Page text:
In order to achieve the above object of the present invention, there is provided an ultrasonic flowmeter, comprising: a conduit through which a fluid flows; a pair of ultrasonic transducers disposed in said conduit so as to oppose each other such that a line connecting said pair of ultrasonic transducers is inclined by a predetermined angle with respect to a fluid flowing direction; driving means for simultaneously driving said pair of ultrasonic transducers; time difference measuring means for measuring a primary time difference between a time measured when one ultrasonic transducer of said pair of ultrasonic transducers receives an ultrasonic wave which is radiated from the other ultrasonic transducer and a time measured when said other transducer receives an ultrasonic wave which is radiated from said one ultrasonic transducer, for measuring a secondary time difference between a time measured when said one ultrasonic transducer receives an ultrasonic wave which is radiated from said one ultrasonic transducer and reflected by said other ultrasonic transducer and a time measured when said other ultrasonic transducer receives an ultrasonic wave which is radiated from said other ultrasonic transducer and reflected by said one ultrasonic transducer and for producing primary and secondary time difference data by respectively adding signs thereto in accordance with an arrival order of the ultrasonic waves; and calculating means for subtracting the secondary time difference data from the primary time difference data to calculate a flow rate of the fluid, using a subtracted result as data of a propagation time difference between the propagation time of the ultrasonic wave from said other ultrasonic transducer to said one ultrasonic transducer and the propagation time of the ultrasonic wave from said one ultrasonic transducer to said other ultrasonic transducer.

BRIEF DESCRIPTION OF THE DRAWINGS

FIG. 1 is a sectional view of a conduit which has a pair of ultrasonic transducers used in an ultrasonic flowmeter according to a first embodiment of the present invention;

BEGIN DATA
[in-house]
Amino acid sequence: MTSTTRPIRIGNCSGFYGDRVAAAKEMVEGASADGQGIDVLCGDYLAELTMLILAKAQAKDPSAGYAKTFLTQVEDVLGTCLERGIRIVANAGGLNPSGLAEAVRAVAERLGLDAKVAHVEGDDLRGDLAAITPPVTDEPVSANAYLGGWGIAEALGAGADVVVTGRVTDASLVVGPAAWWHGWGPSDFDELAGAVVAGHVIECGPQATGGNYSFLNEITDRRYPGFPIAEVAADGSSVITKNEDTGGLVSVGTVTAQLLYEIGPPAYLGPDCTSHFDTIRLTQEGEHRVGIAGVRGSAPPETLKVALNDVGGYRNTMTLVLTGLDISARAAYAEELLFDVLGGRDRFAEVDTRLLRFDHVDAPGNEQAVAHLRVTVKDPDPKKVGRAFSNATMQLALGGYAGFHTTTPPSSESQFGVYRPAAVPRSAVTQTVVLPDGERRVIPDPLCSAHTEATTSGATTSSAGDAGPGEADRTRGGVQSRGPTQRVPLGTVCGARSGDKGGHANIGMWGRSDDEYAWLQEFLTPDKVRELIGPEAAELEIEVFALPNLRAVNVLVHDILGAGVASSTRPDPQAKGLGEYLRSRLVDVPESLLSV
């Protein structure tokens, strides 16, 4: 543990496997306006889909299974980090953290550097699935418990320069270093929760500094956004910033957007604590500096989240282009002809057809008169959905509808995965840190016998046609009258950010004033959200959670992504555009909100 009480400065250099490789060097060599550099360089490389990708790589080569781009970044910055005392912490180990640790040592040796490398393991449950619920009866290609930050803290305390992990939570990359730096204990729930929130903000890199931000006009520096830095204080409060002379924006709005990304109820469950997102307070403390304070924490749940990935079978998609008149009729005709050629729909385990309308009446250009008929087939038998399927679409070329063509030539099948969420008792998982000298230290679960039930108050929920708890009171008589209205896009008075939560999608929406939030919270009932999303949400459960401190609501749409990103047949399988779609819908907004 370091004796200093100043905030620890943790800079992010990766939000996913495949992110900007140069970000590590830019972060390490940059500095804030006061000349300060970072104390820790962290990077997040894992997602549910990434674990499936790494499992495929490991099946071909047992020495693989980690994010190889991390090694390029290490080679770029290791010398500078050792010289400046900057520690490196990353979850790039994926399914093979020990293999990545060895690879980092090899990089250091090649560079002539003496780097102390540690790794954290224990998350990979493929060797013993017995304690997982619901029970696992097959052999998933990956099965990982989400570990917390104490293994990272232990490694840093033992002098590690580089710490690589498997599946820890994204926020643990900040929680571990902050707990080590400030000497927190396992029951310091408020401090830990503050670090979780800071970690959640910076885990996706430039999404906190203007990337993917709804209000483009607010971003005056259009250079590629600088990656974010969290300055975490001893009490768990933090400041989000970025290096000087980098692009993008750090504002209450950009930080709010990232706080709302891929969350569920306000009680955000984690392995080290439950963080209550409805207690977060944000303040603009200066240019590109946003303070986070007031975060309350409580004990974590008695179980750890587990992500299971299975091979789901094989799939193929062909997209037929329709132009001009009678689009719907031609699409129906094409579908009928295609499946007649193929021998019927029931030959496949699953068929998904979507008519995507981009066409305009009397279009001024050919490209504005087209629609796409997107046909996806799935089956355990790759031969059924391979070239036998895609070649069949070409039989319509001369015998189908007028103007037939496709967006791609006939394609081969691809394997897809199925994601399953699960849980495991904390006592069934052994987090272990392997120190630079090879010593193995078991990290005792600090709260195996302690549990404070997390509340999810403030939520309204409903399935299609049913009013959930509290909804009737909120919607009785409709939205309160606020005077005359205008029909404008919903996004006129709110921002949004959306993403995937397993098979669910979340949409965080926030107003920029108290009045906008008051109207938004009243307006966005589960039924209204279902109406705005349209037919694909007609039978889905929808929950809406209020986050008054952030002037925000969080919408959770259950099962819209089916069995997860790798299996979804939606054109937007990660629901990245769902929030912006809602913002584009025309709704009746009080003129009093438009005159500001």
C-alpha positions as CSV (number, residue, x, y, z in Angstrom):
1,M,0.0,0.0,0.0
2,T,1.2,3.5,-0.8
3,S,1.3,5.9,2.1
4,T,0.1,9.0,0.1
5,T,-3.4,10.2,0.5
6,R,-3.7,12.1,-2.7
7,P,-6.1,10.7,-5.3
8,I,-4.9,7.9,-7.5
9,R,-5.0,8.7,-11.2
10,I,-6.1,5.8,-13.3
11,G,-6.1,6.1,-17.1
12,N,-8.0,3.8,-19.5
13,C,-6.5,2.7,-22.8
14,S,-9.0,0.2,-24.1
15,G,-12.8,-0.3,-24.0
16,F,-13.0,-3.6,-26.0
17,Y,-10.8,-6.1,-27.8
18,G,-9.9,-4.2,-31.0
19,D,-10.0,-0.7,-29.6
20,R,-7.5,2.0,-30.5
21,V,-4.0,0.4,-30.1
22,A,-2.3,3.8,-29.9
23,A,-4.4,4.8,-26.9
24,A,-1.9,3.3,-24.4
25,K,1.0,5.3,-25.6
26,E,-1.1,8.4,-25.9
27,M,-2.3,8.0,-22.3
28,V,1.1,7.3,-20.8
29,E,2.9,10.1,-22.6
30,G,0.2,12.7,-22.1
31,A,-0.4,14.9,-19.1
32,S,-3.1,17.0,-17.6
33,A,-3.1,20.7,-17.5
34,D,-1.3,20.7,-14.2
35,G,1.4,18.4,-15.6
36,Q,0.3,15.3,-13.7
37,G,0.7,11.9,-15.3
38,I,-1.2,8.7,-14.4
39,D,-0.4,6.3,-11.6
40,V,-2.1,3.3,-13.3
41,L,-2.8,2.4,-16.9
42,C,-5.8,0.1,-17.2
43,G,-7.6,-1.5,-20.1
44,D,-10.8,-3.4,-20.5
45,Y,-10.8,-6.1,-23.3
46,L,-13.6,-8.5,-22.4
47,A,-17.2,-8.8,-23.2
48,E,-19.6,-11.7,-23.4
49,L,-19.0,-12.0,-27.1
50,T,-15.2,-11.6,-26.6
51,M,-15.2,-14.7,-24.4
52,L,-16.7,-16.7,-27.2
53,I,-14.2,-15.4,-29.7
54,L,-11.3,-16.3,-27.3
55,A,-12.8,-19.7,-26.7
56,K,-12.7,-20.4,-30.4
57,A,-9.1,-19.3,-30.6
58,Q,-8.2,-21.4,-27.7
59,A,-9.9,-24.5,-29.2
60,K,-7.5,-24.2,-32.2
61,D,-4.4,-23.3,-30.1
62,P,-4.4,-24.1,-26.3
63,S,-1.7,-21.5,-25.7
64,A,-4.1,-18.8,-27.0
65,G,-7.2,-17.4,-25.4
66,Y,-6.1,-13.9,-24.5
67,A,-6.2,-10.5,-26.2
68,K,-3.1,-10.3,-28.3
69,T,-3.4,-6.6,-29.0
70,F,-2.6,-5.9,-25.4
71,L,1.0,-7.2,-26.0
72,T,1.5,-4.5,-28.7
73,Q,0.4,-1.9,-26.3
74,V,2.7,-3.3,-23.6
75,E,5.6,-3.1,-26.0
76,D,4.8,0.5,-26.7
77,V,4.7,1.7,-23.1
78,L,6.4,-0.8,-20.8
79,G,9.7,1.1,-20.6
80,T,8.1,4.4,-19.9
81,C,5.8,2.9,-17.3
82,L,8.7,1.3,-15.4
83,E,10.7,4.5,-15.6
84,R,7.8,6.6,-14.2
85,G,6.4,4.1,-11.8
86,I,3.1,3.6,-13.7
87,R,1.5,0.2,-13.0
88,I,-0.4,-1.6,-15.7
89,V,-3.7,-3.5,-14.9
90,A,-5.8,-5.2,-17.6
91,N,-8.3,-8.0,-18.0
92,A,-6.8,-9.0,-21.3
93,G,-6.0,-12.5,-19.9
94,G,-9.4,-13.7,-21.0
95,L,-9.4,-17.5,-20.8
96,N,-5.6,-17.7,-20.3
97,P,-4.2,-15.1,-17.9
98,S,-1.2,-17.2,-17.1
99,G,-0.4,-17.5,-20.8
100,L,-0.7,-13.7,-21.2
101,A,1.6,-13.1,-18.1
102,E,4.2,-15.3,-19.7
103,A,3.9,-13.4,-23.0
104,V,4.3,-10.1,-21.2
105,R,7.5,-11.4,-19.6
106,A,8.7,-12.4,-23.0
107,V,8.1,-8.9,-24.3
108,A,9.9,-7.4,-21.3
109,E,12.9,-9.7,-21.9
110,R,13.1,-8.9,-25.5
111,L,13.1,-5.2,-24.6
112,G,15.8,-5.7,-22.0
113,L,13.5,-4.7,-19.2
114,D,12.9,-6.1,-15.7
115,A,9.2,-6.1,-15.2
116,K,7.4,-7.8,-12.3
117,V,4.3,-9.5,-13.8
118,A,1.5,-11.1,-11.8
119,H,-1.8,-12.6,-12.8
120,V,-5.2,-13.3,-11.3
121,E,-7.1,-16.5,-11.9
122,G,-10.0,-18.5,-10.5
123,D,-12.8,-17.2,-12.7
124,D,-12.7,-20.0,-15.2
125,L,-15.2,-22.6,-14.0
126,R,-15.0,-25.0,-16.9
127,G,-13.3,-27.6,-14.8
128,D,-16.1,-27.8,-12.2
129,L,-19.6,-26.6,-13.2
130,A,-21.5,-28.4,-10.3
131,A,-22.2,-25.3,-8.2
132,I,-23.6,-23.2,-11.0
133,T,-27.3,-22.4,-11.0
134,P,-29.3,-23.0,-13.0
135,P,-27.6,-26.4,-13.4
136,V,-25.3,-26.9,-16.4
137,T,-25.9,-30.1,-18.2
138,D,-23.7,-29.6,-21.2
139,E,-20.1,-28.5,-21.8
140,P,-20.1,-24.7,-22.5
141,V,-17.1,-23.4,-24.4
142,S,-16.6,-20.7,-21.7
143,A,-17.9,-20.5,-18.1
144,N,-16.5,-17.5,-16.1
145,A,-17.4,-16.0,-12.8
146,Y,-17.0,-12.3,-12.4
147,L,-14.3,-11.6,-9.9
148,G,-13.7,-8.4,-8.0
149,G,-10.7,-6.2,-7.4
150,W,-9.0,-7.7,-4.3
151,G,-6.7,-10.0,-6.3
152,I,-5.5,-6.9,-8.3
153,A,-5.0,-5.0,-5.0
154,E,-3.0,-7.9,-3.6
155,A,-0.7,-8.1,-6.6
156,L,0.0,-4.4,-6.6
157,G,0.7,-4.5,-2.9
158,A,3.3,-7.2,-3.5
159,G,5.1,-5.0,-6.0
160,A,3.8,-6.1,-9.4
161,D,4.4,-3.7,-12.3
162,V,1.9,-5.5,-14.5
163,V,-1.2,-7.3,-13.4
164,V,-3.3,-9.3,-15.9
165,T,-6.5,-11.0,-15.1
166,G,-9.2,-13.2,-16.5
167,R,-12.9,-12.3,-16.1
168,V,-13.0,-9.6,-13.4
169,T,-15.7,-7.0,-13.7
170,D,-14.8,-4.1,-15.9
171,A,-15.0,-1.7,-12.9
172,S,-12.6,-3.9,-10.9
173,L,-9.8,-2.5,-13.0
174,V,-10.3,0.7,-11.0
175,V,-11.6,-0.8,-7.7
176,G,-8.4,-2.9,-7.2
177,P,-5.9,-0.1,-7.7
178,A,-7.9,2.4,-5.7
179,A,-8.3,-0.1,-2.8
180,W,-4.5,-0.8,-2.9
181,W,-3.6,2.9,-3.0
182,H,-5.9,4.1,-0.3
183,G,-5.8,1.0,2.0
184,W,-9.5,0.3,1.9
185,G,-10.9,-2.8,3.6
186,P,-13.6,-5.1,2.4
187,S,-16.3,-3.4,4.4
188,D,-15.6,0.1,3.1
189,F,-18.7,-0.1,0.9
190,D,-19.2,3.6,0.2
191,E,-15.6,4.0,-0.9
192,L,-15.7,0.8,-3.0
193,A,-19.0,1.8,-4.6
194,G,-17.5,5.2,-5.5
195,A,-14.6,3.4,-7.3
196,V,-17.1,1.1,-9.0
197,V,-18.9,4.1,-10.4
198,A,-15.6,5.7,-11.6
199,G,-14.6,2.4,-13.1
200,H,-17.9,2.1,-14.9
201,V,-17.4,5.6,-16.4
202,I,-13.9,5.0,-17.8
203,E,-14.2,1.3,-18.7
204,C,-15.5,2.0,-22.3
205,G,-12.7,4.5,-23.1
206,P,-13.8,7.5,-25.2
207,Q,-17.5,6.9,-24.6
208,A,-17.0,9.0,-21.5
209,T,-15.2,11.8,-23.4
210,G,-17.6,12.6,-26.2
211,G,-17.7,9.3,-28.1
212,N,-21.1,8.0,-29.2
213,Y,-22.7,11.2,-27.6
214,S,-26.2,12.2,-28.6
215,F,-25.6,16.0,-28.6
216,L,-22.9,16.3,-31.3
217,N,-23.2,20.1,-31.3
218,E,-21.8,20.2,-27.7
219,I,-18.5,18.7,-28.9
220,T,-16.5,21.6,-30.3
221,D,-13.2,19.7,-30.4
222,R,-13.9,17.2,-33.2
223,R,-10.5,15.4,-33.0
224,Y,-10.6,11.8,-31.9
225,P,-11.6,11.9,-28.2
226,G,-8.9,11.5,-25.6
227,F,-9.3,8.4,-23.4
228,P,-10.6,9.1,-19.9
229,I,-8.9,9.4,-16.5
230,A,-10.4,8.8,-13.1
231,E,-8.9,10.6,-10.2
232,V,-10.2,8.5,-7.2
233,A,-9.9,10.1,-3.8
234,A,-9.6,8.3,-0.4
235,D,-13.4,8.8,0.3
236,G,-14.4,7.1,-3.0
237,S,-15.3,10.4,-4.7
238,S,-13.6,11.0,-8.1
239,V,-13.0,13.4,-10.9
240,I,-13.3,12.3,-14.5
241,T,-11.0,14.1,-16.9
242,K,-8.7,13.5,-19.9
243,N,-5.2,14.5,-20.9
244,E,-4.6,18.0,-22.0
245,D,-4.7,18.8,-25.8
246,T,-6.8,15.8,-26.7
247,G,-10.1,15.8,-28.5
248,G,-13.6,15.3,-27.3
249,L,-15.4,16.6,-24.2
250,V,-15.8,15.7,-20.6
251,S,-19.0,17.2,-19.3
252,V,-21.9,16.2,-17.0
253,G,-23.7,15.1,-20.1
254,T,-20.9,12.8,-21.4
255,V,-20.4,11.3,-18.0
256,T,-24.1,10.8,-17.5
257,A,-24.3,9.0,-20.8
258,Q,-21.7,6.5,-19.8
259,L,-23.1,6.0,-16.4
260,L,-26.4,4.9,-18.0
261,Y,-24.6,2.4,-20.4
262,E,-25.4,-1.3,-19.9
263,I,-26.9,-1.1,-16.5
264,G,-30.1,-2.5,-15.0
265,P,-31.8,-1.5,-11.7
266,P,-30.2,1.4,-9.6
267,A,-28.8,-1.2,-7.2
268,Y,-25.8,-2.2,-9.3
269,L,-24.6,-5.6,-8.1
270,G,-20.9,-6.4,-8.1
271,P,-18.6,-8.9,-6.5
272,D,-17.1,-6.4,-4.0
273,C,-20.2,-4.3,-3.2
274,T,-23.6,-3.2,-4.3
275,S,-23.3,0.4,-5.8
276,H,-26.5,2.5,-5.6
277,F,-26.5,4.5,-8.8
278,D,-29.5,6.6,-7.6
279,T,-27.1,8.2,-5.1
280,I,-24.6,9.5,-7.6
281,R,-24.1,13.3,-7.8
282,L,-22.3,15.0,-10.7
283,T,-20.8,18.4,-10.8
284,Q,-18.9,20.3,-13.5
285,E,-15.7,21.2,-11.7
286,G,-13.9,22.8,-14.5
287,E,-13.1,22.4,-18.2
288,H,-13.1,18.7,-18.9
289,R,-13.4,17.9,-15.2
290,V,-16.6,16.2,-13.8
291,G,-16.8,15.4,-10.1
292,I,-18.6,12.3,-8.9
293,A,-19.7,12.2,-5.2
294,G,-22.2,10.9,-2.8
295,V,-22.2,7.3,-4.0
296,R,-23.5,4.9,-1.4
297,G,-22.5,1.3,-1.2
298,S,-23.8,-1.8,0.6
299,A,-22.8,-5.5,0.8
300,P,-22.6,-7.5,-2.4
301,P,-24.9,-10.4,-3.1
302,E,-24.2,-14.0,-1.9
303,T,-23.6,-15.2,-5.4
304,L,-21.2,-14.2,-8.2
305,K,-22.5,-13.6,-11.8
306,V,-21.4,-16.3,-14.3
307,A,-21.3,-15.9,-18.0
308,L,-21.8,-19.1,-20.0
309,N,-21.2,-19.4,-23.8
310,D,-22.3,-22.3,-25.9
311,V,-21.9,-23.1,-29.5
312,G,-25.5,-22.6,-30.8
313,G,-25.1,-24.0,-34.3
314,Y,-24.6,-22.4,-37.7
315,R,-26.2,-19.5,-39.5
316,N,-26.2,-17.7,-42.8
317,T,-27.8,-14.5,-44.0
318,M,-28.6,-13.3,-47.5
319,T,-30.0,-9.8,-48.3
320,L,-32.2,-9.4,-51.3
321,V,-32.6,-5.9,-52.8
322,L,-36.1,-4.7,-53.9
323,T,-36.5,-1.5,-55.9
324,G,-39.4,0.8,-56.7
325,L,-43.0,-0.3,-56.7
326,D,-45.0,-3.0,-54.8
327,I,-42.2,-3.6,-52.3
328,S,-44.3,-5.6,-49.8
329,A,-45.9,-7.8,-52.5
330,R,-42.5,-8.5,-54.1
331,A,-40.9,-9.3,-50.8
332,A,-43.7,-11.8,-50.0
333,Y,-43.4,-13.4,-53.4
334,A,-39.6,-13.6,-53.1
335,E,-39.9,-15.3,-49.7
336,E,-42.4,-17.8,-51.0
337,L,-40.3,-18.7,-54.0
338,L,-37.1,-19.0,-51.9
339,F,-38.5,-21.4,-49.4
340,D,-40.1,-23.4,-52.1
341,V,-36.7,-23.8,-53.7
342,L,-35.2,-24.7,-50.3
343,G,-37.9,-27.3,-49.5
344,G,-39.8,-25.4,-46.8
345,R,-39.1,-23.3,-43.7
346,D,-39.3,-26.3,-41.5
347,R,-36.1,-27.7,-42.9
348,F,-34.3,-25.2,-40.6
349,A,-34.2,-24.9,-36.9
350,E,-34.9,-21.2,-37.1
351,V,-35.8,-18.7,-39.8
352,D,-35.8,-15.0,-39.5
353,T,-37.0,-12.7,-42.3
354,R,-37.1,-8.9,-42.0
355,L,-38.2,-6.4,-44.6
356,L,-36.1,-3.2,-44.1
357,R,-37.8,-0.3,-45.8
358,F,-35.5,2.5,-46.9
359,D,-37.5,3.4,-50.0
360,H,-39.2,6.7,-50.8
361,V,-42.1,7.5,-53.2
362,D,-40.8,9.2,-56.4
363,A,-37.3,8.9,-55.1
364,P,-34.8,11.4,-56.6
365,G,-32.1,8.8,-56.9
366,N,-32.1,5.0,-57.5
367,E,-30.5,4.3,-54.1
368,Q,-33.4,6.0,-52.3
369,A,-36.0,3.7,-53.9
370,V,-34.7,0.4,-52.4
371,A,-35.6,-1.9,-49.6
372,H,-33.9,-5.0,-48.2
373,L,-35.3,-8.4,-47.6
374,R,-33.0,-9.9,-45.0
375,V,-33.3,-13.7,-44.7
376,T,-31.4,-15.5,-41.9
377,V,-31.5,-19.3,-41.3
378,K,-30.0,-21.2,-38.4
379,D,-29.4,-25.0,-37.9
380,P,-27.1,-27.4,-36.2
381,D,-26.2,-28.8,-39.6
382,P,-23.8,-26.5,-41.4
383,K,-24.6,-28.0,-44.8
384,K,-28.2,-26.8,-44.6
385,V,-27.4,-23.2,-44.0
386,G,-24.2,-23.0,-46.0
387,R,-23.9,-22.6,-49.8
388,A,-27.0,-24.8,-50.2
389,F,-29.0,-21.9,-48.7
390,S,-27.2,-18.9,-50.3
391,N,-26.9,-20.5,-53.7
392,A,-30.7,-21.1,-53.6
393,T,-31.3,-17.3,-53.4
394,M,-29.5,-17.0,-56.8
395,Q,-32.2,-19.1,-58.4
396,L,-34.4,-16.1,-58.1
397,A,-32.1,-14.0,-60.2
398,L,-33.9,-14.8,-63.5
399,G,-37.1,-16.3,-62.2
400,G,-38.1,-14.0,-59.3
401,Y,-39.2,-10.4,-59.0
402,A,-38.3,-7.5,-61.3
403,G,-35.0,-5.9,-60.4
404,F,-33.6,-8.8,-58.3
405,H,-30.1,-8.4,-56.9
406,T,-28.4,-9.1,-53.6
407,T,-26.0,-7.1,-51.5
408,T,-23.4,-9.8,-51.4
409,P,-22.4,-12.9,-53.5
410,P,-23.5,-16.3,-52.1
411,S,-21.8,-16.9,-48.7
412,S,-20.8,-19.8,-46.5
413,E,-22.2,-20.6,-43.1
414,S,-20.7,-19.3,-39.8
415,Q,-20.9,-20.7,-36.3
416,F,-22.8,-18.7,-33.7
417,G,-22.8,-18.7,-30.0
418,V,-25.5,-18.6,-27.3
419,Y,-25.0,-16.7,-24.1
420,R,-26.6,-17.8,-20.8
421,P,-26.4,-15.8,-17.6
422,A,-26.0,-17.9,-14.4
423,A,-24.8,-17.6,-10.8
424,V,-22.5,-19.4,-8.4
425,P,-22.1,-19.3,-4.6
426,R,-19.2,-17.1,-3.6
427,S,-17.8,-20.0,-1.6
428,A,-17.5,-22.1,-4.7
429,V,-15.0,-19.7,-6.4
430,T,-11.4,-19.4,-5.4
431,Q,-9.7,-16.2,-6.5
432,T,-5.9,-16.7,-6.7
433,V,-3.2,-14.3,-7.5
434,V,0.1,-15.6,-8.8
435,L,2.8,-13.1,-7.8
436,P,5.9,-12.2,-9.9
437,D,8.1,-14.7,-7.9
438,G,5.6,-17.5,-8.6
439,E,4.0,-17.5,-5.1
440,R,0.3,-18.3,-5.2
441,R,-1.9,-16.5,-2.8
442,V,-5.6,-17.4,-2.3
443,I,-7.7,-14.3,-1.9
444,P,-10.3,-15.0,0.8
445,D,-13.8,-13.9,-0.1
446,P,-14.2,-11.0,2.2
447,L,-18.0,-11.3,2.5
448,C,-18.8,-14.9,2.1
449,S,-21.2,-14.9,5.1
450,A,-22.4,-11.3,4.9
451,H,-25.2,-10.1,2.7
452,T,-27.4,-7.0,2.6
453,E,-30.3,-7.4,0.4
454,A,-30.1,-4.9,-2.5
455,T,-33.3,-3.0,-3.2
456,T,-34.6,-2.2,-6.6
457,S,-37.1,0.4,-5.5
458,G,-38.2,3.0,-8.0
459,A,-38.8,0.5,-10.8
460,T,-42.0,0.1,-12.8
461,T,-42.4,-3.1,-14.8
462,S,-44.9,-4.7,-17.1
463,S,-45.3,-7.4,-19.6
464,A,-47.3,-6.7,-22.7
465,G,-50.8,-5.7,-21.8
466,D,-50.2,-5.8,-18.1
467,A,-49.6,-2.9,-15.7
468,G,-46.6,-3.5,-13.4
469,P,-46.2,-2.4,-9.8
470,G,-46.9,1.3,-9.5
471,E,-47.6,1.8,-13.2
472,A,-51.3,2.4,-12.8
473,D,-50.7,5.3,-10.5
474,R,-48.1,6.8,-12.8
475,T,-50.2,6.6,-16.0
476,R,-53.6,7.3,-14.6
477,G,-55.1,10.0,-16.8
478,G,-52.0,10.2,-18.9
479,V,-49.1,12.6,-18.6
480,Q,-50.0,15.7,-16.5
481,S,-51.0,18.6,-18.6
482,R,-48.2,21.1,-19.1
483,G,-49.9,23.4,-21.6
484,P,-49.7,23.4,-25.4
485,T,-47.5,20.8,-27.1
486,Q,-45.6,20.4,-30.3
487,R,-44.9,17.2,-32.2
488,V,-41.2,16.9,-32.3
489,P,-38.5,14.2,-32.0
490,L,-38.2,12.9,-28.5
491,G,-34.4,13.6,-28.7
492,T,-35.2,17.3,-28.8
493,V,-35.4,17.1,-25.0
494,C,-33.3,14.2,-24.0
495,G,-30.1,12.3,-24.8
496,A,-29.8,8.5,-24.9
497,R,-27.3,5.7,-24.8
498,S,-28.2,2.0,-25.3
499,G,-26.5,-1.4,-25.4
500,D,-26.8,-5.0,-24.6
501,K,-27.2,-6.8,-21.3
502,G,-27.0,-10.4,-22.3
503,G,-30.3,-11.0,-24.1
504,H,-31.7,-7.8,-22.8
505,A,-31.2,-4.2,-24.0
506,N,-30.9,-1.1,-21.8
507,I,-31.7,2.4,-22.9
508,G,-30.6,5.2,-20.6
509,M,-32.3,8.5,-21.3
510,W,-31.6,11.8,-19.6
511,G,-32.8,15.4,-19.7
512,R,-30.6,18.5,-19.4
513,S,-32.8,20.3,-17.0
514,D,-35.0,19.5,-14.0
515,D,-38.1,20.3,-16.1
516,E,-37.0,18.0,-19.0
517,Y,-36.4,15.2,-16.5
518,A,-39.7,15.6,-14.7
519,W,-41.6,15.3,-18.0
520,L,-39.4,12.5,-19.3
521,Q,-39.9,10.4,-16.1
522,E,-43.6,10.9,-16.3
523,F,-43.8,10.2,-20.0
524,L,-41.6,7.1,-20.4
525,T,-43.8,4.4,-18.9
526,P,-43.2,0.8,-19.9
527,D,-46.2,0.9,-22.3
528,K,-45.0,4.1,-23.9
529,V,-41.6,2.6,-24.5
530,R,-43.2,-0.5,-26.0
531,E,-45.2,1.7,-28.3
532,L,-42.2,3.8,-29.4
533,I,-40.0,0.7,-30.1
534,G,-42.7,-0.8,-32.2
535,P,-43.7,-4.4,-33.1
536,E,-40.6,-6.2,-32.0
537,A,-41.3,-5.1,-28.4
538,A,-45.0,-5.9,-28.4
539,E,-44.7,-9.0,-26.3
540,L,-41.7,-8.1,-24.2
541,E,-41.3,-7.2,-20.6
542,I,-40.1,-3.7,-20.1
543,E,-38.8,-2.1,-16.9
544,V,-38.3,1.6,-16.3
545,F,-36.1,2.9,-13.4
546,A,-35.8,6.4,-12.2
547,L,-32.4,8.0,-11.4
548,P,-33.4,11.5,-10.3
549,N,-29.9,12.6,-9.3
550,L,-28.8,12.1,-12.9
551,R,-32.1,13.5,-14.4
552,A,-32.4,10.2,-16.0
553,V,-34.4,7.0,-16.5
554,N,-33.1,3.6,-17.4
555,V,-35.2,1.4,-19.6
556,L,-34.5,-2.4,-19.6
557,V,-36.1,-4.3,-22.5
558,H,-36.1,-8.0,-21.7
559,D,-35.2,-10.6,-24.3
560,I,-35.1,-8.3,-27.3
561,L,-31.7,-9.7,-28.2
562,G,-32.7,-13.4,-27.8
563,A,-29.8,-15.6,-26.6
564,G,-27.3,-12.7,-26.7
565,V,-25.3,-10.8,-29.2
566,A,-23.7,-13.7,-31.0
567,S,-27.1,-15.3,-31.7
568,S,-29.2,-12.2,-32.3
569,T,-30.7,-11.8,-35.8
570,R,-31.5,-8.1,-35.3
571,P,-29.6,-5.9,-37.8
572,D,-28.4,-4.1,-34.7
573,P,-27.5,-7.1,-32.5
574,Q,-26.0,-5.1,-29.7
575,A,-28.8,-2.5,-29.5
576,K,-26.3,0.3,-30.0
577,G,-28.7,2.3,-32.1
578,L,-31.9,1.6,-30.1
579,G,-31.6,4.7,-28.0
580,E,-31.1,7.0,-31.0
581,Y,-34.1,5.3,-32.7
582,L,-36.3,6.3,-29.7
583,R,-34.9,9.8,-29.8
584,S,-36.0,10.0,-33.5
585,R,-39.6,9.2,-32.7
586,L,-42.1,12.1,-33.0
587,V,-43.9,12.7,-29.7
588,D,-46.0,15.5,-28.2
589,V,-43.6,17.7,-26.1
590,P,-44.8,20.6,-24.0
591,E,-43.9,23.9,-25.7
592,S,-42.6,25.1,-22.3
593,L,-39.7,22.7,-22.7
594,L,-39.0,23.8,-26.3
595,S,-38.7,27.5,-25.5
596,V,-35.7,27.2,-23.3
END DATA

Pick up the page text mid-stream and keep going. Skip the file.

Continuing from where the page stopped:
FIG. 2 is a block diagram of the ultrasonic flowmeter according to the first embodiment of the present invention;

FIG. 3 is a block diagram of a signal detector shown in FIG. 2;

FIG. 4, part (a) to part (j), are timing charts for explaining the mode of operation of the signal detector shown in FIG. 3;

FIG. 5 is a block diagram of a time difference measurement circuit shown in FIG. 2;

FIG. 6, part (a) to part (j), are timing charts for explaining the mode of operation of the time difference measurement circuit shown in FIG. 5;

FIG. 7 is a flow chart for explaining the steps of calculating the flow velocity using the ultrasonic flowmeter according to the first embodiment; and

FIG. 8 is a block diagram of an ultrasonic flowmeter according to a second embodiment of the present invention.

DETAILED DESCRIPTION OF THE PREFERRED EMBODIMENTS

FIG. 2 is a block diagram showing the overall arrangement of an ultrasonic flowmeter according to a first embodiment of the present invention. A clock generator 200 generates a clock signal 201 which has a sufficient period to measure primary and secondary time differences with a predetermined precision. A timing circuit 202 generates various types of timing pulses to be used in related elements by dividing the clock signal 201.

A drive timing pulse 203 among the output pulses from the timing circuit 202 is supplied to drivers 204 and 205 so as to determine repetition drive timings of ultrasonic transducers 101 and 102, respectively, at predetermined periods. The drivers 204 and 205 simultaneously drive the respective transducers 101 and 102 mounted in the conduit 100 described with reference to FIG. 1. Pulsed ultrasonic waves are produced by the transducers 101 and 102, respectively.

The ultrasonic waves respectively produced by the transducers 101 and 102 are propagated inside the conduit 100. Each ultrasonic wave requires a propagation time Td or Tu in accordance with equation (1) or (2) to reach the corresponding ultrasonic transducer. The ultrasonic waves respectively reaching the transducers 101 and 102 are respectively reflected thereby. Reflected ultrasonic waves from the transducers 101 and 102 are propagated through the conduit 100 in accordance with the propagation times Tu and Td obtained by equations (2) and (1), respectively. The reflected ultrasonic waves from the transducers 101 and 102 are then received by the transducers 102 and 101, respectively.

When the fluid flows in the conduit 100 in the direction indicated by an arrow 105, the ultrasonic wave radiated from the transducer 101 or reflected thereby requires the propagation time Td to reach the transducer 102. Similarly, the ultrasonic wave radiated from the transducer 102 or reflected thereby requires the propagation time Tu to reach the transducer 101.

In this case, a total propagation time Ta of the ultrasonic wave radiated from the transducer 101, reflected by the transducer 102 and received by the transducer 101 is given as follows:

Ta=Td+Tu                                                   (6)

Similarly, a total propagation time Tb of the ultrasonic wave radiated from the transducer 102, reflected by the transducer 101 and received by the transducer 102 is given as follows:

Tb=Tu+Td                                                   (7)

As is apparent from equations (6) and (7), the following relation is given:

Ta=Tb                                                      (8)